Junior doctors throughout the United Kingdom plan to go on strike – referred to as industrial action in the UK – for three days in December if the country’s National Health Service (NHS) goes forward with imposing a new contract upon the doctors.

In describing the proposed contract, the chair of the junior doctors committee, Dr. Johann Malawana stated that, “The proposals on pay, not for the first time, appear to be misleading. The increase in basic pay would be offset by changes to pay for unsocial hours, devaluing the vital work junior doctors do at evenings and weekends. While in the short term existing junior doctors may have their pay protected, protections will only exist for a limited time.”

Malawana emphasized that the British Medical Association (BMA) would resume negotiations with the NHS over their future contract only if the health secretary first agreed to “remove the threat of imposition and provide us with concrete assurances on a safe and fair contract.” Malawana added that the latest offer to the junior doctors “falls short on both counts as, once again, the headlines do not match up to the reality.”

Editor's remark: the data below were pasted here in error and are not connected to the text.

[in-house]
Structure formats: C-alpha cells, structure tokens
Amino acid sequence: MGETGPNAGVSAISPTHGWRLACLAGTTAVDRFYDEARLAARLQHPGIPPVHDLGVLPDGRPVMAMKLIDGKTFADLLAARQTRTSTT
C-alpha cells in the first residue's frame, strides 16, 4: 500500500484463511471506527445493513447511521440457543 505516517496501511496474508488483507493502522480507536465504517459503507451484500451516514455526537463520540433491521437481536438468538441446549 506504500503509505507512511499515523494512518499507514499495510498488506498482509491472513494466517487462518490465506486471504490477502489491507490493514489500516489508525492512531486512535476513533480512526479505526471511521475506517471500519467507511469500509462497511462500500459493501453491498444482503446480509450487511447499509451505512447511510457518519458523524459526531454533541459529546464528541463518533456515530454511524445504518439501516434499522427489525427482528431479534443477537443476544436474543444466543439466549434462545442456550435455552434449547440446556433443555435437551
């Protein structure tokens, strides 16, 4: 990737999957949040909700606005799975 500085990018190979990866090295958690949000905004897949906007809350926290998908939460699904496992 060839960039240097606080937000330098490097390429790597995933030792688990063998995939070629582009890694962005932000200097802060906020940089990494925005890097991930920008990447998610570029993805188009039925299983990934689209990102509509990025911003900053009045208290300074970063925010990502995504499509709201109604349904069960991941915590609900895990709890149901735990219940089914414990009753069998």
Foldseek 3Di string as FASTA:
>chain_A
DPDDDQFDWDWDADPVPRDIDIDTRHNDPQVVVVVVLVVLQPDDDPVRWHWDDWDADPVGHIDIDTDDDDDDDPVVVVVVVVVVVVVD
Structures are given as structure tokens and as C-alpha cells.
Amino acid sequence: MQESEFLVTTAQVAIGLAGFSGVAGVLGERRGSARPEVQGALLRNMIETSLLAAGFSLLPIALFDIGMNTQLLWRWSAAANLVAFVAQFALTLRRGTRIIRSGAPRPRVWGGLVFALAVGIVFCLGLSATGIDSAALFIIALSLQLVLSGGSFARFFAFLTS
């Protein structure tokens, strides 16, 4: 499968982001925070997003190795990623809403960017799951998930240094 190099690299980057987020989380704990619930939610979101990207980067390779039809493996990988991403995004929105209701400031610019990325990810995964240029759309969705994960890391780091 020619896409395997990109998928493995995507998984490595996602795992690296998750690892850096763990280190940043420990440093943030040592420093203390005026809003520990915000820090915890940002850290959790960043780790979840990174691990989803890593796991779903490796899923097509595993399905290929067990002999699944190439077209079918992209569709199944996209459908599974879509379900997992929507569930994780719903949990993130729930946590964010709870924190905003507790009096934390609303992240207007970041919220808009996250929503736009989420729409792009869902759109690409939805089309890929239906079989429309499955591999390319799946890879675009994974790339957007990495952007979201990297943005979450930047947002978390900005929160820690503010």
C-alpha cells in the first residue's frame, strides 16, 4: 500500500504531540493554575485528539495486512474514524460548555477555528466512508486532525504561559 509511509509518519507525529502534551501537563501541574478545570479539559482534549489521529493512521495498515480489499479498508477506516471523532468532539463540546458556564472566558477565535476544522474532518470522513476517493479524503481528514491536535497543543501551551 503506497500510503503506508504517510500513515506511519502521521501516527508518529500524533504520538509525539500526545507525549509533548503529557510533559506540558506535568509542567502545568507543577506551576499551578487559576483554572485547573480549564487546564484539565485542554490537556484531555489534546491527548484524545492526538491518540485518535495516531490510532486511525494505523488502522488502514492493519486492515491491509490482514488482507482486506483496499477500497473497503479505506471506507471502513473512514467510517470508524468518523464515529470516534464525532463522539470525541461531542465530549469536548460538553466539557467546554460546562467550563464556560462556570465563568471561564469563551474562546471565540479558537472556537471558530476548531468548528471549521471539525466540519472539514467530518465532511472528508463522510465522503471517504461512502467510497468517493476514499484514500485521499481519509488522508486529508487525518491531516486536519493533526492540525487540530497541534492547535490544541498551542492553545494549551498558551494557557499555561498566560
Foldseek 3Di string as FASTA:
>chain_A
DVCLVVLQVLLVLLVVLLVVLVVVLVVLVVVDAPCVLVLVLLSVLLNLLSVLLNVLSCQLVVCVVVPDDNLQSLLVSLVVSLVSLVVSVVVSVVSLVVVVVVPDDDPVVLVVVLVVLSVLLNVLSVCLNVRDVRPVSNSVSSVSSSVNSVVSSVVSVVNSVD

The NHS presently has 45,000 trainee doctors in England. If the doctors strike, they will provide only emergency care for a 24-hour period beginning at 8:00 a.m. on December 1st. This would provide hospitals with extremely reduced coverage.

The junior doctors then intend to follow through with two full blown work stoppages where they will refuse to work at all on December 8th and December 16th.

These work stoppages will happen if the members of the BMA vote to go forward with the plan. The ballot closes November 18th at 5:00 p.m. and the BMA will release the results the following day.

The BMA’s proposed industrial action was initiated because it believes the new contract is unfair for doctors and unsafe for patients.

Dr. Mark Porter, chair of the BMA’s ruling council, said that it does not want to disrupt the country’s healthcare system but that, “Our dispute is with the government and our ballot for industrial action is a last resort in the face of their continued threat to impose a new contract.”

Porter further added that, “Industrial action is the last resort for a reason: it comes only when every other avenue has been exhausted. The BMA has been explicit in what needs to change in junior doctor contract proposals. The government’s refusal to work with us through genuine negotiations, and its continued threat to impose an unsafe and unfair contract leaves us with no alternative.”

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